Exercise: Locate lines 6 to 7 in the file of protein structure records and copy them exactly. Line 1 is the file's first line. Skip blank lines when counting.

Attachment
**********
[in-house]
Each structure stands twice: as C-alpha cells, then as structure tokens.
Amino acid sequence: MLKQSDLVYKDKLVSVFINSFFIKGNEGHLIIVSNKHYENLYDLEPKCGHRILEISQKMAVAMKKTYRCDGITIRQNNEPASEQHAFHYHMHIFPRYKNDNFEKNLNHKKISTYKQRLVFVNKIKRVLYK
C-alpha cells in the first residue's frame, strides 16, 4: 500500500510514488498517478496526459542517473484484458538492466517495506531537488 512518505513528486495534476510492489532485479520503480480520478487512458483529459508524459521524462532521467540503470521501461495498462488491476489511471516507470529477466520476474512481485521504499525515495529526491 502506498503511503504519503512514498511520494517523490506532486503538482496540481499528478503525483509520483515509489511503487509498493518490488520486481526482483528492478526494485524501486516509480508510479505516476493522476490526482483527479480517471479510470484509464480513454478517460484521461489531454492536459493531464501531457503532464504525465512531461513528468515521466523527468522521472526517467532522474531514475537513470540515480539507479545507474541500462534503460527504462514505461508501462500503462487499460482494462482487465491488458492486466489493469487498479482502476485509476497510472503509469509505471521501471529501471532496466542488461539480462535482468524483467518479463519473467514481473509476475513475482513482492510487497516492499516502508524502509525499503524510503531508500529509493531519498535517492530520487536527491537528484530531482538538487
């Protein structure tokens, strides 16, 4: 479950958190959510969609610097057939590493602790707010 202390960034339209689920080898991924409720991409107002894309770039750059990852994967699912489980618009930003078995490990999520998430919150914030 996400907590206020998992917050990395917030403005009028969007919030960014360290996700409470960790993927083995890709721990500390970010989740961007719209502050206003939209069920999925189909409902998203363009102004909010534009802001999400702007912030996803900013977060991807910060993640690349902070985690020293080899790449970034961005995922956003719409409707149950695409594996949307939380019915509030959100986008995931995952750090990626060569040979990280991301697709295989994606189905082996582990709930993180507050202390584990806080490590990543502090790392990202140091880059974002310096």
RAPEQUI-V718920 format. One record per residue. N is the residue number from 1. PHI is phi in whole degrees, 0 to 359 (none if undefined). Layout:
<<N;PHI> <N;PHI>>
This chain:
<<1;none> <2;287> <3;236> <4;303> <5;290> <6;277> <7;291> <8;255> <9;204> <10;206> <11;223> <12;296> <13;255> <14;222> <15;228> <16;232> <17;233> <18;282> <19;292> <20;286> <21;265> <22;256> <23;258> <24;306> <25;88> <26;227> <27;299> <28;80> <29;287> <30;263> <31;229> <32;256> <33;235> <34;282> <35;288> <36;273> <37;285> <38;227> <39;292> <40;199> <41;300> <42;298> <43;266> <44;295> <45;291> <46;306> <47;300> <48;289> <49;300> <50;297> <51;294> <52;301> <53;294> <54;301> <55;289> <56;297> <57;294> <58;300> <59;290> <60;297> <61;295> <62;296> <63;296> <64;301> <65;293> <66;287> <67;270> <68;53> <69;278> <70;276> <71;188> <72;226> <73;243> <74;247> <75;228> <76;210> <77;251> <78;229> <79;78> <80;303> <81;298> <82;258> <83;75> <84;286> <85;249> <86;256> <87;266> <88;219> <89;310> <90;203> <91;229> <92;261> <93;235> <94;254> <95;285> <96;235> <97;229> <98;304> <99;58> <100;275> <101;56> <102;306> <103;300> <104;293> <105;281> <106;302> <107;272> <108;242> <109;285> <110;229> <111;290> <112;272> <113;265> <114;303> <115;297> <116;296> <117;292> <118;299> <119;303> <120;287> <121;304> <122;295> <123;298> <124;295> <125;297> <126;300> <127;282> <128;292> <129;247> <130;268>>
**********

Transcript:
RAPEQUI-V718920 format. One record per residue. N is the residue number from 1. PHI is phi in whole degrees, 0 to 359 (none if undefined). Layout:
<<N;PHI> <N;PHI>>